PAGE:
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Research Project: Genetic and Physiological Mechanisms Underlying Complex Agronomic Traits in Grain Crops

Location: Plant Genetics Research

Title: Defects in meristem maintenance, cell division, and cytokinin signaling are early responses in the boron deficient maize mutant tassel-less1

item MATTHES, MICHAELA - University Of Bonn
item DARNELL, ZOE - University Of Missouri
item Best, Norman
item GUTHRIE, KATY - University Of Missouri
item ROBIL, JANLO - University Of Missouri
item AMSTUTZ, JEN - University Of Missouri
item DURBAK, AMANDA - University Of Missouri
item MCSTEEN, PAULA - University Of Missouri

Submitted to: Physiologia Plantarum
Publication Type: Peer Reviewed Journal
Publication Acceptance Date: 3/10/2022
Publication Date: 3/16/2022
Citation: Matthes, M.S., Darnell, Z., Best, N.B., Guthrie, K., Robil, J.M., Amstutz, J., Durbak, A., McSteen, P. 2022. Defects in meristem maintenance, cell division, and cytokinin signaling are early responses in the boron deficient maize mutant tassel-less1. Physiologia Plantarum. 174(2): Article e13670.

Interpretive Summary: The basic tenet of biology is that phenotypes are shaped by both the genetic makeup and the environment. Therefore, understanding how environmental and genetic factors integrate is a central question in developmental biology. Many of the advances in the field have been in understanding how root architecture is influenced by availability of nutrients, however less research has addressed the role of nutrients in development of above ground organs. The essential micronutrient boron has long been known to cause growth defects – farmers describe it as “the growing tip stops growing” – but a full mechanistic understanding of how limited boron supply leads to growth defects is lacking. In plants, deficiencies of the micronutrient boron cause growth defects especially in meristems, groups of stem cells, from which all organs develop. This study indicates direct functional involvement of boron in specific meristem maintenance pathways in maize by regulation of the the gene, knotted1, exemplifying how genetic and environmental factors integrate during meristem development and explaining why meristematic tissues are particularly affected under boron limitation. Knowledge about how nutrient availability integrates into meristem development is agriculturally important, since nutrient deficiencies often lead to a general growth arrest and can severely reduce crop yield.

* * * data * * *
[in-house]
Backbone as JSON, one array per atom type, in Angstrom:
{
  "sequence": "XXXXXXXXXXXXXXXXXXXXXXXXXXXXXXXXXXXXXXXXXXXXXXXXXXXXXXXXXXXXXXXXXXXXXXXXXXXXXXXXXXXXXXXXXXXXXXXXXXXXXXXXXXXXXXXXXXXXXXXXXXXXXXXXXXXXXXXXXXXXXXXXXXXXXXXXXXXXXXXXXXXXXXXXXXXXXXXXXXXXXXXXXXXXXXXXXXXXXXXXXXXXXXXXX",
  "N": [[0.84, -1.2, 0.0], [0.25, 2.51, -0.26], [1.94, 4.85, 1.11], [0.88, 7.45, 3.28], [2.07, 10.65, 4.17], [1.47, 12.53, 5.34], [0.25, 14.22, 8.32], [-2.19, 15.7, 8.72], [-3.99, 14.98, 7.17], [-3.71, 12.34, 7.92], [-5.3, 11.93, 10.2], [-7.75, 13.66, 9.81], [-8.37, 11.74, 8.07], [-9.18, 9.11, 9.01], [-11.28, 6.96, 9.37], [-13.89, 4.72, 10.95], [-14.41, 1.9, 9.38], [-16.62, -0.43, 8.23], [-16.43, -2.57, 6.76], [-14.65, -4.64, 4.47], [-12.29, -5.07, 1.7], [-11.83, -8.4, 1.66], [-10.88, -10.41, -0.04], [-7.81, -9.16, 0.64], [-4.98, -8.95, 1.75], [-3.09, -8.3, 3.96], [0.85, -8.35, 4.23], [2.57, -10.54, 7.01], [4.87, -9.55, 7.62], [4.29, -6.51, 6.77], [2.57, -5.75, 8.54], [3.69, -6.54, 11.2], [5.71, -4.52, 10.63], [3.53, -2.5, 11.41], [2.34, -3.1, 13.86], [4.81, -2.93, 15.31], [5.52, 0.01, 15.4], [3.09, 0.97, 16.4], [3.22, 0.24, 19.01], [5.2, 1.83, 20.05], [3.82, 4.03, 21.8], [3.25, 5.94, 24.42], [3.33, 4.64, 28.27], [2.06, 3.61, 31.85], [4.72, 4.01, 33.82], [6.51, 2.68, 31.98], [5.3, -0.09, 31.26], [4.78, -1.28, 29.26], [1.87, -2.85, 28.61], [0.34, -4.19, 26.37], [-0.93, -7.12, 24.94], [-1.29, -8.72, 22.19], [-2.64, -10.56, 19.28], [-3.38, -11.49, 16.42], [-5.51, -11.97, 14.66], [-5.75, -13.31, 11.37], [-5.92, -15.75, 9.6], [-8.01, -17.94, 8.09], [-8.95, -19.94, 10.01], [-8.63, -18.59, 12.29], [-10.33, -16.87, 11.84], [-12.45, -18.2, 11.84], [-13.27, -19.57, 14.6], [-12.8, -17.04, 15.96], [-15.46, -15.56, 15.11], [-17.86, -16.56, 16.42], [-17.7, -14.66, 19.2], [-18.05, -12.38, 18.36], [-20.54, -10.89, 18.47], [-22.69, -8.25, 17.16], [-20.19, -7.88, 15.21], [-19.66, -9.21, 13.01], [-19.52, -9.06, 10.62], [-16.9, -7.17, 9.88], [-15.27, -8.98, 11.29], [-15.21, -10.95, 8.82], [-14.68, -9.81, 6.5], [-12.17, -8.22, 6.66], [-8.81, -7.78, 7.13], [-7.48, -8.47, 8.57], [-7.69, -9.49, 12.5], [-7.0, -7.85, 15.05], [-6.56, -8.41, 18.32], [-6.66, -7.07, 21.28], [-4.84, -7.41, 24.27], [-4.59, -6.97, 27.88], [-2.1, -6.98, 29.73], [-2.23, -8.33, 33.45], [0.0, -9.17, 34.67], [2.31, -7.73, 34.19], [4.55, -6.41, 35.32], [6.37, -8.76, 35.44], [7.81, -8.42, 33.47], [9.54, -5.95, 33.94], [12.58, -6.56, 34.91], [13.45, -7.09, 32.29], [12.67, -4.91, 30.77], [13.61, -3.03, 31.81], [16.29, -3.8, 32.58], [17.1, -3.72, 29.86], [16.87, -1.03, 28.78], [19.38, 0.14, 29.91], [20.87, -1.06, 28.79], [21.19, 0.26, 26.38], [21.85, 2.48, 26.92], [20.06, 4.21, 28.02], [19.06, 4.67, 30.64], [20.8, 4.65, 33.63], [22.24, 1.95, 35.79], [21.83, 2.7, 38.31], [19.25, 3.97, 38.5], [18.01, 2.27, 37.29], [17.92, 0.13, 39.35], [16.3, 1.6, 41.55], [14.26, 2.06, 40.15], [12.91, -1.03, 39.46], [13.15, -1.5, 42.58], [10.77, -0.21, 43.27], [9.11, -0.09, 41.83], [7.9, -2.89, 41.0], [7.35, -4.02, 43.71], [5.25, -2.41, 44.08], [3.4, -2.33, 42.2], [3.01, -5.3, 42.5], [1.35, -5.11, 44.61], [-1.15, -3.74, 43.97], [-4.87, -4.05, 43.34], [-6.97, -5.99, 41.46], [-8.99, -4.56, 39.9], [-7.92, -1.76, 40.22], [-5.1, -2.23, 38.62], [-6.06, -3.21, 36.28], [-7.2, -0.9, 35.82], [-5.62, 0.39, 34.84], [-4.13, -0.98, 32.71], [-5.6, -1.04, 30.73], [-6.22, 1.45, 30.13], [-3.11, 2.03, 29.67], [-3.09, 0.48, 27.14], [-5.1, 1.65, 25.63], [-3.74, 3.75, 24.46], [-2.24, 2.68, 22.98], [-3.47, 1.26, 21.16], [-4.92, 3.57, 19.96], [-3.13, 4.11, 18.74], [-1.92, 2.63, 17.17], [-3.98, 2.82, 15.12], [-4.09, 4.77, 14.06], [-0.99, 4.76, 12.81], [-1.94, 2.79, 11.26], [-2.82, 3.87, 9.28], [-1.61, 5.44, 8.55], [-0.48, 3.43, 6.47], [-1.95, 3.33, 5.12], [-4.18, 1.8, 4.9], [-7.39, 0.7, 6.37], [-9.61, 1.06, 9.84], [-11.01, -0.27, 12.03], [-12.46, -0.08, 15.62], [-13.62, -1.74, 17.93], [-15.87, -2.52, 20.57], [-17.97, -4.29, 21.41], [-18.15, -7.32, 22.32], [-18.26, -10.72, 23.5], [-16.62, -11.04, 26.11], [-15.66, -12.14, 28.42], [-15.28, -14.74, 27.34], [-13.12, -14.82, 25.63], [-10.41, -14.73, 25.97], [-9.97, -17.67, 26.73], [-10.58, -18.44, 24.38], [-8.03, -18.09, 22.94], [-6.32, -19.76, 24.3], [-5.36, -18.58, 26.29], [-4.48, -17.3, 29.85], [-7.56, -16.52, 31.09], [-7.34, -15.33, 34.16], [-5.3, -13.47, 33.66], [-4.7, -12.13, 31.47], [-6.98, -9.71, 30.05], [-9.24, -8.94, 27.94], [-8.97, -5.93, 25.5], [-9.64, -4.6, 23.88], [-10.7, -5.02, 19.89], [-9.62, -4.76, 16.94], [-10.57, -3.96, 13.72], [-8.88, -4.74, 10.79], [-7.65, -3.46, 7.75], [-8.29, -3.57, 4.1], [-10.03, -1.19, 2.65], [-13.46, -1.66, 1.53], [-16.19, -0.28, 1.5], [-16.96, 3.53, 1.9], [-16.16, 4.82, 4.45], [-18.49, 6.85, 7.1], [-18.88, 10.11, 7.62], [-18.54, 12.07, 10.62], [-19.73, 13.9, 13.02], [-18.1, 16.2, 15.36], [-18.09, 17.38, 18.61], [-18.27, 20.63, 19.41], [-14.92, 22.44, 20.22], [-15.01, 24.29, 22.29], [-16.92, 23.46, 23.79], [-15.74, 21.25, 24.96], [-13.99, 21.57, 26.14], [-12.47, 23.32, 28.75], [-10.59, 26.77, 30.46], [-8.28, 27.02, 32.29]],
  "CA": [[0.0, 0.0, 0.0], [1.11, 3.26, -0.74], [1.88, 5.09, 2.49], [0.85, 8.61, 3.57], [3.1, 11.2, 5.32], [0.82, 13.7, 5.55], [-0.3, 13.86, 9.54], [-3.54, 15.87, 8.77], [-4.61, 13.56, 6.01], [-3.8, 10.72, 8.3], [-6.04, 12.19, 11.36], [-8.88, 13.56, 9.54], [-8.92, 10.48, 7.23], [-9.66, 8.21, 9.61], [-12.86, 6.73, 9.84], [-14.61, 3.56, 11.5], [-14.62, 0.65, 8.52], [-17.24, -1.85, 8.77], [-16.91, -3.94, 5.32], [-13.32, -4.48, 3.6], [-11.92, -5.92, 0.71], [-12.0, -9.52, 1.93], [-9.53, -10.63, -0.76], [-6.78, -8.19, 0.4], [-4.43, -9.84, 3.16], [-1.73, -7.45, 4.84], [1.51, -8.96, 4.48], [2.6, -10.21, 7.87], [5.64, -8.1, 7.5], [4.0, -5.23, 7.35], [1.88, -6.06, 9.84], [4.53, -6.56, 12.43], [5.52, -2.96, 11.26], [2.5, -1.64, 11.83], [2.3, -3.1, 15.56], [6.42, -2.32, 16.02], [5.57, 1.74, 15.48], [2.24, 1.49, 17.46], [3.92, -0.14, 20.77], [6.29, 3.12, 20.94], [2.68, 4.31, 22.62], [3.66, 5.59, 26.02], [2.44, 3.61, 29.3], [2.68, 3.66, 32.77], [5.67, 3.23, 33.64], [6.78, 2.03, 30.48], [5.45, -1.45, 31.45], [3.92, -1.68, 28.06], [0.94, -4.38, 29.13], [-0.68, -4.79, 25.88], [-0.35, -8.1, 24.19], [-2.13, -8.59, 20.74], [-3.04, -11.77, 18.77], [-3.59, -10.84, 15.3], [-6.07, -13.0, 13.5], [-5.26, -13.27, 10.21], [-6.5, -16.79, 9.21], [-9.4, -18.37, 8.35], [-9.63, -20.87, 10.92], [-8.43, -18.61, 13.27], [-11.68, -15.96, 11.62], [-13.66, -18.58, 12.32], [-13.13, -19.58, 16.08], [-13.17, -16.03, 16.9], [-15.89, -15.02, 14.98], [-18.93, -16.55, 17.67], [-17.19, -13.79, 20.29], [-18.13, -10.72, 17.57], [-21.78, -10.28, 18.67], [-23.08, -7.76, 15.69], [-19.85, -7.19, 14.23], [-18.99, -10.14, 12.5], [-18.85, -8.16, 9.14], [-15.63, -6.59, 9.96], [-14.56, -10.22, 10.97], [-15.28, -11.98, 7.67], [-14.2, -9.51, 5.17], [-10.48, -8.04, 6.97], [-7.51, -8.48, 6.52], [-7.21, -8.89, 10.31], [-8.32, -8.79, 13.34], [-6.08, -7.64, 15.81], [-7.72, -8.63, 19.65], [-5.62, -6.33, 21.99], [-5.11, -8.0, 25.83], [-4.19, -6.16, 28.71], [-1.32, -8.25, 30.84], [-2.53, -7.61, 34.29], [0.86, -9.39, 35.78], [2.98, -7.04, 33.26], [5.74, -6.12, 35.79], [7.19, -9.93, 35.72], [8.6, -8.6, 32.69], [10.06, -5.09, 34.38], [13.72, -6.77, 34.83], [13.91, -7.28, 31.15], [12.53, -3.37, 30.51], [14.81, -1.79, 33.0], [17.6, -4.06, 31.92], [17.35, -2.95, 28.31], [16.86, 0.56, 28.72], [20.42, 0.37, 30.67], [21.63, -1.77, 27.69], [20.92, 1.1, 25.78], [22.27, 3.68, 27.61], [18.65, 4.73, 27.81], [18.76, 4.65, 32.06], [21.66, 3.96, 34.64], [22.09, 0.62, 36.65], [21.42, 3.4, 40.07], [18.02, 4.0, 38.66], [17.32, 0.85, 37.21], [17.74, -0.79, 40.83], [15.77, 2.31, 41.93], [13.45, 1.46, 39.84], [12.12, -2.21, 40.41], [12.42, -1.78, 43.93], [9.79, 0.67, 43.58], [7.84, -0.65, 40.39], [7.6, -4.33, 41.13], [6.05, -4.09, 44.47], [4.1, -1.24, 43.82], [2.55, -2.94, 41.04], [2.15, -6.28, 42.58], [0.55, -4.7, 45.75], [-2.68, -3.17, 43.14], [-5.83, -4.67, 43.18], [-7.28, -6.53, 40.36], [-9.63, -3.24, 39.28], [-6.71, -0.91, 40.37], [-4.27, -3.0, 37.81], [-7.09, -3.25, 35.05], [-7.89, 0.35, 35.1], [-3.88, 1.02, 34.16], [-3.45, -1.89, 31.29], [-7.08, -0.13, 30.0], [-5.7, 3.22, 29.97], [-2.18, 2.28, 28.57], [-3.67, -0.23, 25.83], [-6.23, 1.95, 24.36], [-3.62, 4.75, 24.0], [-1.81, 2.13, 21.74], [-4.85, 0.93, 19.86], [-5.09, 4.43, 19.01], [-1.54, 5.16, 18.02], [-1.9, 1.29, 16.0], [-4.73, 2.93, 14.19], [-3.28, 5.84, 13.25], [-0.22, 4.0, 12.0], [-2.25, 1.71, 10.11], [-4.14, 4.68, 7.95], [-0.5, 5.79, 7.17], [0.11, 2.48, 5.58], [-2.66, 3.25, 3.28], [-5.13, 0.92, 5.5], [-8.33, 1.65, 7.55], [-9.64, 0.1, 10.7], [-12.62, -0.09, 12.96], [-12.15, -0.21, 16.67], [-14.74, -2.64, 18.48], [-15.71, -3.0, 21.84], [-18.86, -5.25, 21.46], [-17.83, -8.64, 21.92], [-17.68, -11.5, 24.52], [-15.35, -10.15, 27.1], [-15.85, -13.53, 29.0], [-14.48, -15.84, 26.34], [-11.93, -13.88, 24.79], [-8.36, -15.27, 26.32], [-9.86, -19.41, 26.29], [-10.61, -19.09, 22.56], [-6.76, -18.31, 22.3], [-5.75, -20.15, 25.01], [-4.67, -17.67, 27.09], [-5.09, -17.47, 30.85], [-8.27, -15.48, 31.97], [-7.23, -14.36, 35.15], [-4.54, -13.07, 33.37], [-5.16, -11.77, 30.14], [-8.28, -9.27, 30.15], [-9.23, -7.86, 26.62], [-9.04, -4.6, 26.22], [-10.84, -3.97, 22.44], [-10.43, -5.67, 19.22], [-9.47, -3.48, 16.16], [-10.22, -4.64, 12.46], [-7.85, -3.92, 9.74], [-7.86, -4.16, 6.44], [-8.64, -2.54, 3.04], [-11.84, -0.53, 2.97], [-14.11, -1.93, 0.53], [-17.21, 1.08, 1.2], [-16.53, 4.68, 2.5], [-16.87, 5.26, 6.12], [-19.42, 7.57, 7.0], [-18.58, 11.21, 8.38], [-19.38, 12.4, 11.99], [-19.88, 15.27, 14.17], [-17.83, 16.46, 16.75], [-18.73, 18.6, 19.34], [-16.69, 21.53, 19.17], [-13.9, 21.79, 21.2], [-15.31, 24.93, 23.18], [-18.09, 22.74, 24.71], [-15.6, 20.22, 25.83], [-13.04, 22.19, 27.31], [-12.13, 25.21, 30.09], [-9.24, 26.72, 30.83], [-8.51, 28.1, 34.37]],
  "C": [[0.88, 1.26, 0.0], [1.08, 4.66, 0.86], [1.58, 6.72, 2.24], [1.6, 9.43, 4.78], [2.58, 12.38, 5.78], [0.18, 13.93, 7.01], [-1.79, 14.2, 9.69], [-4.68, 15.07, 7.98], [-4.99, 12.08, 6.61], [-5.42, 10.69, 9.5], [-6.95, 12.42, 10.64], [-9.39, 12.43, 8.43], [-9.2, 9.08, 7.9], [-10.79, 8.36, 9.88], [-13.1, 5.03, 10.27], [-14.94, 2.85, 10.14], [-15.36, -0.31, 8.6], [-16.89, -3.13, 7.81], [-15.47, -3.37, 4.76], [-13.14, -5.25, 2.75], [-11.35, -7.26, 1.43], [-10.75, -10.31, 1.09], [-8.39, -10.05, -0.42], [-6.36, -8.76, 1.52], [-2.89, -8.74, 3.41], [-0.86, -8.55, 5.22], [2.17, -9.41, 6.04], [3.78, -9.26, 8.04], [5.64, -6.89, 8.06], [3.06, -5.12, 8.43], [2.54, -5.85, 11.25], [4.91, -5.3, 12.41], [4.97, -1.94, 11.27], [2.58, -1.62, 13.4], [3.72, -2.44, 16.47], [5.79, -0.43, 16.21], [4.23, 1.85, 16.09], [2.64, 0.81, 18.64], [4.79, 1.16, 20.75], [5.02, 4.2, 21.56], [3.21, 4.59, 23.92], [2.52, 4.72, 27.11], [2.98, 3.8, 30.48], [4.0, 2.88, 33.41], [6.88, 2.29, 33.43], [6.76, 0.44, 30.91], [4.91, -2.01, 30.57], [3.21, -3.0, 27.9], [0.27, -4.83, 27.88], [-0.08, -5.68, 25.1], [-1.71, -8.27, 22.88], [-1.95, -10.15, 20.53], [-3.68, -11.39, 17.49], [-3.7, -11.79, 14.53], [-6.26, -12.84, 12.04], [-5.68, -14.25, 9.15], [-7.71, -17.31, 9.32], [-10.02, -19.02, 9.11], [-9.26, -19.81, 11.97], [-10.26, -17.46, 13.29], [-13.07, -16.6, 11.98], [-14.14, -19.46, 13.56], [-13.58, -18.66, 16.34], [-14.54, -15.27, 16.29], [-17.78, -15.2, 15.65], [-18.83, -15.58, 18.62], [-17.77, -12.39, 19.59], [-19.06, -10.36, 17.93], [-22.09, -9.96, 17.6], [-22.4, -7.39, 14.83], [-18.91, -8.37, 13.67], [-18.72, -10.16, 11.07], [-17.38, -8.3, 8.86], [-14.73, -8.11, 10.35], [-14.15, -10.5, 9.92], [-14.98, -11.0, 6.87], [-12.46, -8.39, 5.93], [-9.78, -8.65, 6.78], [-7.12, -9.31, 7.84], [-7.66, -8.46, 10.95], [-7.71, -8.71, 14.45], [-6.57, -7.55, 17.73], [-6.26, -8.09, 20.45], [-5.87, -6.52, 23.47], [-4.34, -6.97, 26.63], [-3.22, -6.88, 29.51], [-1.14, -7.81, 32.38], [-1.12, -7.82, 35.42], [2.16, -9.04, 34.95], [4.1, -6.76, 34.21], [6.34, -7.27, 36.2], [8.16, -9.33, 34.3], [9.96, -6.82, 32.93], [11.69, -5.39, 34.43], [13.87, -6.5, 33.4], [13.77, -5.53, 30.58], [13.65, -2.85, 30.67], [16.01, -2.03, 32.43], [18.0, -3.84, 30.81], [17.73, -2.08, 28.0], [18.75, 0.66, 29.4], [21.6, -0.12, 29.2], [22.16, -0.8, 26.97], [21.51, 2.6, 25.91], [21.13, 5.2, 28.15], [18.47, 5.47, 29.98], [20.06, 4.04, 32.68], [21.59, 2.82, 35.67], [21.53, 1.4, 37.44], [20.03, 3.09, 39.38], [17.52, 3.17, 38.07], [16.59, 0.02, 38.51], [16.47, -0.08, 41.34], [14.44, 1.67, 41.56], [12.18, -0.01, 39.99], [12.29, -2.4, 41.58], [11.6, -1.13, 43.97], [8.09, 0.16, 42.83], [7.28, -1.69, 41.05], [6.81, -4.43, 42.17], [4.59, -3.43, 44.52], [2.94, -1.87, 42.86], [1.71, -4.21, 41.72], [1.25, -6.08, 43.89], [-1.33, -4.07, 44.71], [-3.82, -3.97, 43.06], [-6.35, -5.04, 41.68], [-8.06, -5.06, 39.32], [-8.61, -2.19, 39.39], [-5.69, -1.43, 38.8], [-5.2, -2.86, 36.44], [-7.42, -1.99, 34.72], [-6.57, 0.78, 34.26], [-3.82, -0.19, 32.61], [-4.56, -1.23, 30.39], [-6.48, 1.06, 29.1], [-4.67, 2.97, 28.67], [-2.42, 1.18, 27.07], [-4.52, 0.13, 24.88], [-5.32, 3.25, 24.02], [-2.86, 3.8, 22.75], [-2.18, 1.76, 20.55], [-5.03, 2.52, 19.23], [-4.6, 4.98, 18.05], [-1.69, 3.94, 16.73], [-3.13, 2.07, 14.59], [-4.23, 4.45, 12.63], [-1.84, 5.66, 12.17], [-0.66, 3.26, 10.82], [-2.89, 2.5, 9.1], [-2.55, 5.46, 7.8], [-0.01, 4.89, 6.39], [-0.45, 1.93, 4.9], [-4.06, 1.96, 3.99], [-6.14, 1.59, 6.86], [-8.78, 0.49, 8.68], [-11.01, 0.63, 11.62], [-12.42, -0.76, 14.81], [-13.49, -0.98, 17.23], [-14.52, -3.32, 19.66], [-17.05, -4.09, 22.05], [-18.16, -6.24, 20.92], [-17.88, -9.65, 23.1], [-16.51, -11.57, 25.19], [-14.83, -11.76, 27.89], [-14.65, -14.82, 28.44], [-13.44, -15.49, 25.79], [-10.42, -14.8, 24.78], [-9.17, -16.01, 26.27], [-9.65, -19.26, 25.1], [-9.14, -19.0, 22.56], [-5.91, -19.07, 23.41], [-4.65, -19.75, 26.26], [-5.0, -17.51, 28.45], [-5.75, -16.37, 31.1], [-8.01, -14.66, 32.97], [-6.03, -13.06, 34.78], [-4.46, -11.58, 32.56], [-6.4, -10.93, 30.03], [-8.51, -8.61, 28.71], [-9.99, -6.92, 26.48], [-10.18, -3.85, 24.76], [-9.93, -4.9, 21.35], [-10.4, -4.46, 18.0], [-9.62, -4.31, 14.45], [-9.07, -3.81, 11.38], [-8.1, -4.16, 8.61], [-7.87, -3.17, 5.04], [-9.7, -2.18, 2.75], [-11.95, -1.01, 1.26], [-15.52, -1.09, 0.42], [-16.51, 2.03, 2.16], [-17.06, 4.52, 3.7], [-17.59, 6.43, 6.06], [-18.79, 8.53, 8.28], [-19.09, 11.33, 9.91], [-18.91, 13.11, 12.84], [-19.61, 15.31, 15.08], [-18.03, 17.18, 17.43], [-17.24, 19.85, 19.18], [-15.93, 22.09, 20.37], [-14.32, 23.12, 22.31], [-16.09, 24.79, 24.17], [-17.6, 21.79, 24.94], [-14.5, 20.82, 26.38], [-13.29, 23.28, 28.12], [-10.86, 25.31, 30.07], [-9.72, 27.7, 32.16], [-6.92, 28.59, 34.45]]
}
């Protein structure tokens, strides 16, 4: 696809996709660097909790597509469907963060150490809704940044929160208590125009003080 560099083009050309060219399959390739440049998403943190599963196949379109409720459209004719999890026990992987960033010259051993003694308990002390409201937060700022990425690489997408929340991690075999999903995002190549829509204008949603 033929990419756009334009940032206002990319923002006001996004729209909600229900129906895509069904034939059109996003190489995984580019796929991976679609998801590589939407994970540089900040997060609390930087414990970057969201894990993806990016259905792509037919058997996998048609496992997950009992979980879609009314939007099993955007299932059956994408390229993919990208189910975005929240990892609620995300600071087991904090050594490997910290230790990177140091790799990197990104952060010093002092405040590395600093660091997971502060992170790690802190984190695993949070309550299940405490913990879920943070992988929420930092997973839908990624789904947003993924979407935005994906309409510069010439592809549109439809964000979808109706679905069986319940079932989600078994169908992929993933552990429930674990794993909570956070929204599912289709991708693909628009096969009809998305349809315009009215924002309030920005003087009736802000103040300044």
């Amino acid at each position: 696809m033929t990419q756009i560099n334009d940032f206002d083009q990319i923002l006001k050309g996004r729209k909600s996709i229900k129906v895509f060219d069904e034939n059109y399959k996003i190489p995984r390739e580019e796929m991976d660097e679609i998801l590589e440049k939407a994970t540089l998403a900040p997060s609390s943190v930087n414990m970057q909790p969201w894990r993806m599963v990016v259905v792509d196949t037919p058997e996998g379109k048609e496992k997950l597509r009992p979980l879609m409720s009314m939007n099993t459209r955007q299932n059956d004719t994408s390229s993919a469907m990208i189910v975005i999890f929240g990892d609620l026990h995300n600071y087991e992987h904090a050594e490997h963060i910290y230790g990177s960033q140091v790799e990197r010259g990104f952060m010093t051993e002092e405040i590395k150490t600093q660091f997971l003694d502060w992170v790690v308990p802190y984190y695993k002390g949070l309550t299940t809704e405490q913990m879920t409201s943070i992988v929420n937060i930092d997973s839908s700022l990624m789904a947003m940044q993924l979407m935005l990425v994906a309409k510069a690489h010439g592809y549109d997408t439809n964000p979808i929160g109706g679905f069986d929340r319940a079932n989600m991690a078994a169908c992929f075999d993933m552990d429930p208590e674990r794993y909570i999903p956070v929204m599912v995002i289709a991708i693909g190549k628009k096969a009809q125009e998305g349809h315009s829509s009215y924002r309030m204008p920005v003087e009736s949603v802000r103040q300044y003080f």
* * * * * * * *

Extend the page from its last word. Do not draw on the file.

Technical Abstract: Meristems house the stem cells needed for the developmental plasticity observed in adverse environmental conditions and are crucial for determining plant architecture. Meristem development is particularly sensitive to deficiencies of the micronutrient boron, yet how boron integrates into meristem development pathways is unknown. We addressed this question using the boron-deficient maize mutant, tassel-less1 (tls1). Reduced boron uptake in tls1 leads to a progressive impairment of meristem development that manifests in vegetative and reproductive defects. We show, that the tls1 tassel phenotype (male reproductive structure) was partially suppressed by mutations in the CLAVATA1 (CLV1)-ortholog, thick tassel dwarf1 (td1), but not by other mutants in the well characterized CLV-WUSCHEL pathway, which controls meristem size. The suppression of tls1 by td1 correlates with altered signaling of the phytohormone cytokinin. In contrast, mutations in the meristem maintenance gene knotted1 (kn1) enhanced both vegetative and reproductive defects in tls1. In addition, reduced transcript levels of kn1 and cell cycle genes are early defects in tls1 tassel meristems. Our results show that specific meristem maintenance and hormone pathways are affected in tls1, and suggest that reduced boron levels induced by tls1 are the underlying cause of the observed defects. We, therefore, provide new insights into the molecular mechanisms affected by boron deficiency in maize, leading to a better understanding of how genetic and environmental factors integrate during shoot meristem development.